The takeaway

So, now you know all about pilling, and most importantly how to avoid it. Pill-free skin starts with a smooth canvas, so a regular skincare regime is particularly key, especially weekly exfoliation to get rid of dead skin cells.

Don’t forget to give your products ample time to sink in and try not to mix silicone-based products with water-based ones. Introducing products like a primer into your regime can help reduce pilling. And when it comes to your skincare products, remember – pat, don’t rub!


Meet the experts

Ashley Nichole Gibson is a licensed aesthetician and makeup artist who owns Paraposh, which provides on-site makeup services. Specialising in bridal makeup, her experience also extends to training and education for cosmetic brands, conducting master classes at Ulta, and working as a makeup artist at QVC for beauty brands.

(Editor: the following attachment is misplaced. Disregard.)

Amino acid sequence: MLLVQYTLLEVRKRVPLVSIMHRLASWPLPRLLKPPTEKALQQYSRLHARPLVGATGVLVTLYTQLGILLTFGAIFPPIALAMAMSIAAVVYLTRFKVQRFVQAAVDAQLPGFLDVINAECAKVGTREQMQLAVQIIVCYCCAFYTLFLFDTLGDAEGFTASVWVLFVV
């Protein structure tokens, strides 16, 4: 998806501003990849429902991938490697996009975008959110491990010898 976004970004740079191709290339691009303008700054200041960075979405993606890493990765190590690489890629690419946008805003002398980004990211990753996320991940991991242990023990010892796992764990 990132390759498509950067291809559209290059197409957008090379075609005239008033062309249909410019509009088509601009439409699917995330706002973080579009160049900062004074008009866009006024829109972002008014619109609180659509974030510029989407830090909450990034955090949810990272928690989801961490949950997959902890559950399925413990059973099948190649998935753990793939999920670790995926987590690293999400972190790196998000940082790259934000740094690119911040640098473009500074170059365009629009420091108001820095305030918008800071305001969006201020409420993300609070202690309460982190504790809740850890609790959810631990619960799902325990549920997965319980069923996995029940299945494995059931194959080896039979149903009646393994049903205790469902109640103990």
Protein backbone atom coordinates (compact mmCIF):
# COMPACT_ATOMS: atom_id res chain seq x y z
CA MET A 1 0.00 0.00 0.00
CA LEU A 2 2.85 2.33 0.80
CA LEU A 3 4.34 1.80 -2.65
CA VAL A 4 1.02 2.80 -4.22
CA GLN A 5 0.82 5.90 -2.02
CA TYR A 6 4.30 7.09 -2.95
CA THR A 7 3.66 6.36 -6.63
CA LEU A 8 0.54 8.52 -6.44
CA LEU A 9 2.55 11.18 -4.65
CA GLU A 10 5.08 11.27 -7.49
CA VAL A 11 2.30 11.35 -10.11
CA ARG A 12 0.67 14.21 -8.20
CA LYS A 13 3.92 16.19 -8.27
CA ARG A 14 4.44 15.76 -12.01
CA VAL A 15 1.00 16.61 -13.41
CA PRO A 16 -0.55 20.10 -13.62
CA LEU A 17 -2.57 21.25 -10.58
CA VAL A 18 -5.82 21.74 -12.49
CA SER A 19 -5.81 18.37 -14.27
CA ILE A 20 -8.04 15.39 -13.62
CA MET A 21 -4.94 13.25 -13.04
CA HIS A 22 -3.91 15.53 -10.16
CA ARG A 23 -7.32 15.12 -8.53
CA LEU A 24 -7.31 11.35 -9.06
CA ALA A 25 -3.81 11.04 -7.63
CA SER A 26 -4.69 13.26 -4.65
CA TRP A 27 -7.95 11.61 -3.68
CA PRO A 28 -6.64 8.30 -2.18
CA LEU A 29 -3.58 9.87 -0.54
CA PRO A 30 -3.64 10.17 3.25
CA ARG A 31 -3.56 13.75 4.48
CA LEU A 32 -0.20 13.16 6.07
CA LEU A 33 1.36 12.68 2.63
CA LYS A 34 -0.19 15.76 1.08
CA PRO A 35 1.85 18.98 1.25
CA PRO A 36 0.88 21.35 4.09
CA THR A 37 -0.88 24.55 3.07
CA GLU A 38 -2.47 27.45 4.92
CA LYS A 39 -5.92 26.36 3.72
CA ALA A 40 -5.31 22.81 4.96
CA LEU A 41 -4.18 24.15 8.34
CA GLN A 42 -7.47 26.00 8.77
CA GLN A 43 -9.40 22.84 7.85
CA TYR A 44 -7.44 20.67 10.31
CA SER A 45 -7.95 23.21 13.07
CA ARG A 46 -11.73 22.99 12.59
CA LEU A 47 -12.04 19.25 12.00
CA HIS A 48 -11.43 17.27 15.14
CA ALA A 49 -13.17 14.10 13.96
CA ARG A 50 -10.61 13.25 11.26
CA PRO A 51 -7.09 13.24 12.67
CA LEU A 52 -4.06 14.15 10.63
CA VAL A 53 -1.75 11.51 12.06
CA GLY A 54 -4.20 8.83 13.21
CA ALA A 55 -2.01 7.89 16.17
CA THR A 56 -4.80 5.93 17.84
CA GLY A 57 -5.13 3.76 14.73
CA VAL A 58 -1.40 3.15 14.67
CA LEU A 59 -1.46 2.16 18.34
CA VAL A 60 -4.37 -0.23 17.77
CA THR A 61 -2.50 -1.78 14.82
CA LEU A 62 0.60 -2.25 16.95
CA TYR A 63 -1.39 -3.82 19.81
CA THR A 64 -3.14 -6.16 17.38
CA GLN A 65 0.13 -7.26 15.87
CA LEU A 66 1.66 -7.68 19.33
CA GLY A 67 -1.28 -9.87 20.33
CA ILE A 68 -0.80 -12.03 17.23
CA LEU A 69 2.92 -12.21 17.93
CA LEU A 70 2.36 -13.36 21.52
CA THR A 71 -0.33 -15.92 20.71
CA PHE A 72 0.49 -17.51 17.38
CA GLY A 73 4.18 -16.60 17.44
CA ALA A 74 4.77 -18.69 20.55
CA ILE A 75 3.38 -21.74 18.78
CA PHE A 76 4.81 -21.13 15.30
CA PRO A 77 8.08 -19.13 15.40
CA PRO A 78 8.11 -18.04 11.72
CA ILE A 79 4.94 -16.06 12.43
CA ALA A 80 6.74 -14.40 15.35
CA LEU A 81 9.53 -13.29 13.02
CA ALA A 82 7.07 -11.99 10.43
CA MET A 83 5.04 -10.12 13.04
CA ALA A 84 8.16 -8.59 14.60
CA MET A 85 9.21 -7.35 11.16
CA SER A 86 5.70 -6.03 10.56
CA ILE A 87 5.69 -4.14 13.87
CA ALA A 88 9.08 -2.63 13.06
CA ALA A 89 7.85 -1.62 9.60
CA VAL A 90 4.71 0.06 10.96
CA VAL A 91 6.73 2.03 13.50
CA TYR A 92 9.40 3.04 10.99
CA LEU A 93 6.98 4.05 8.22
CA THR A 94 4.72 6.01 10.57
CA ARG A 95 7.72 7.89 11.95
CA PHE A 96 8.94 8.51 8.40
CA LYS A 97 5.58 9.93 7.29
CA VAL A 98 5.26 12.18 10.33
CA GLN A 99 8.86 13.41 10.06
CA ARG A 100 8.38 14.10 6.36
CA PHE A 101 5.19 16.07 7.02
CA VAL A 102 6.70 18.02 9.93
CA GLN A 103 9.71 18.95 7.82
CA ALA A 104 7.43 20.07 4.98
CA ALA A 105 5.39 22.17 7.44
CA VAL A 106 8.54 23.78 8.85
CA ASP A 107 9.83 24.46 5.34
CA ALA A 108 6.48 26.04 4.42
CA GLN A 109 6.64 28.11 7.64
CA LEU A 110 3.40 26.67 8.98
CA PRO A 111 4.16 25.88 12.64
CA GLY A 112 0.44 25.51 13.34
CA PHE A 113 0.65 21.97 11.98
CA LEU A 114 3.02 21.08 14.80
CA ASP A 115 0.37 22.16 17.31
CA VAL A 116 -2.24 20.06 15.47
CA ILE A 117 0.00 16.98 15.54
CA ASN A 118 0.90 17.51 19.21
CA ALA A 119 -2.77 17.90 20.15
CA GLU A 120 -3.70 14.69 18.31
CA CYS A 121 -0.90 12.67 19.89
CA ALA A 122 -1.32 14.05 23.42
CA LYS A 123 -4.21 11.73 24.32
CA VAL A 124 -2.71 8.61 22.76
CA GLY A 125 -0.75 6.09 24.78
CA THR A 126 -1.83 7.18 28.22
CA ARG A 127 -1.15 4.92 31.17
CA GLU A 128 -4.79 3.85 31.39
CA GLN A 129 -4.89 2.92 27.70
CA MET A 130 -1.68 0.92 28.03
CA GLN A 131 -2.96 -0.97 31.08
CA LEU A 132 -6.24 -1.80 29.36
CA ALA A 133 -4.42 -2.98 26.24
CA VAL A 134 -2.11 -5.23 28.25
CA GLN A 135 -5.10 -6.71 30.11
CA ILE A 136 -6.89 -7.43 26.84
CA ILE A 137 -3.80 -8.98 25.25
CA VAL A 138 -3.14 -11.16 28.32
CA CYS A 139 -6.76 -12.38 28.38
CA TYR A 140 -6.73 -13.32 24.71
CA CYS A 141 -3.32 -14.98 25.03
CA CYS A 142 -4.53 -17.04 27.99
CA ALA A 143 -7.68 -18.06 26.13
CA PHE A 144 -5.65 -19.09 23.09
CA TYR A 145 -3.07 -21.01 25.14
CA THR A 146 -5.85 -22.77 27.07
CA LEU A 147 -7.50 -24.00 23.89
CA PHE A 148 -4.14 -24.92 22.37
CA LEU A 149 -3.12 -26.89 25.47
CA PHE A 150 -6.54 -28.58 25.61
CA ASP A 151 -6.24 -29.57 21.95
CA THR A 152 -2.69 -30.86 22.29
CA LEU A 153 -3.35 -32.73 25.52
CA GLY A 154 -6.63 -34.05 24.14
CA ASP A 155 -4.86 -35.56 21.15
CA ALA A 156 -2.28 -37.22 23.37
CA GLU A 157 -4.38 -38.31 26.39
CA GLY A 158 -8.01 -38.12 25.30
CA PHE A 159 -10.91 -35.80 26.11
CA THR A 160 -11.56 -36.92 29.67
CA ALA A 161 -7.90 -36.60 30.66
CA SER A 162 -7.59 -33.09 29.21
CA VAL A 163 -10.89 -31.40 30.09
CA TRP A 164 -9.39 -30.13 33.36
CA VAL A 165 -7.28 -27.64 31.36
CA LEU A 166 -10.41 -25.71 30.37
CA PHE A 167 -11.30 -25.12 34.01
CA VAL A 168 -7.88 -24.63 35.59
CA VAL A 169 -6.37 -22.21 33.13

Azesha Ramcharan is a makeup artist based in NY’s Hudson Valley region. Clients have included NBC, The Juilliard School, Hessel Museum of Art, Craftsy, and VOZ.


Nyssa Green is the Owner at The Green Room Agency. She has been voted “Best Makeup Artist” in Atlanta 4 times, and has has more than 15 years experience in TV, film, and print. Nyssa’s clients Include: Ebony Magazine, Real Simple, Vibe, Atlanta Magazine, Jezebel, The Atlantan, Simply Buckhead, USA Today, MTV, CNN, Fox 5, NBC, Bravo, and E! News.


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Beauty Editor

The former Beauty Editor of Glamour UK, Philippa has been a beauty and lifestyle journalist for over 16 years, picking up countless tips and tricks from makeup artists, hair stylists, dermatologists and celebrities. In that time she’s written for names like Cosmopolitan, The Sunday Times Style, The Telegraph, Grazia, Refinery 29 and Byrdie. Philippa lives in the UK with her husband, two children and their hyperactive cockapoo, Paddy.

Expertise: Makeup, hair care
Education: Oxford Brookes University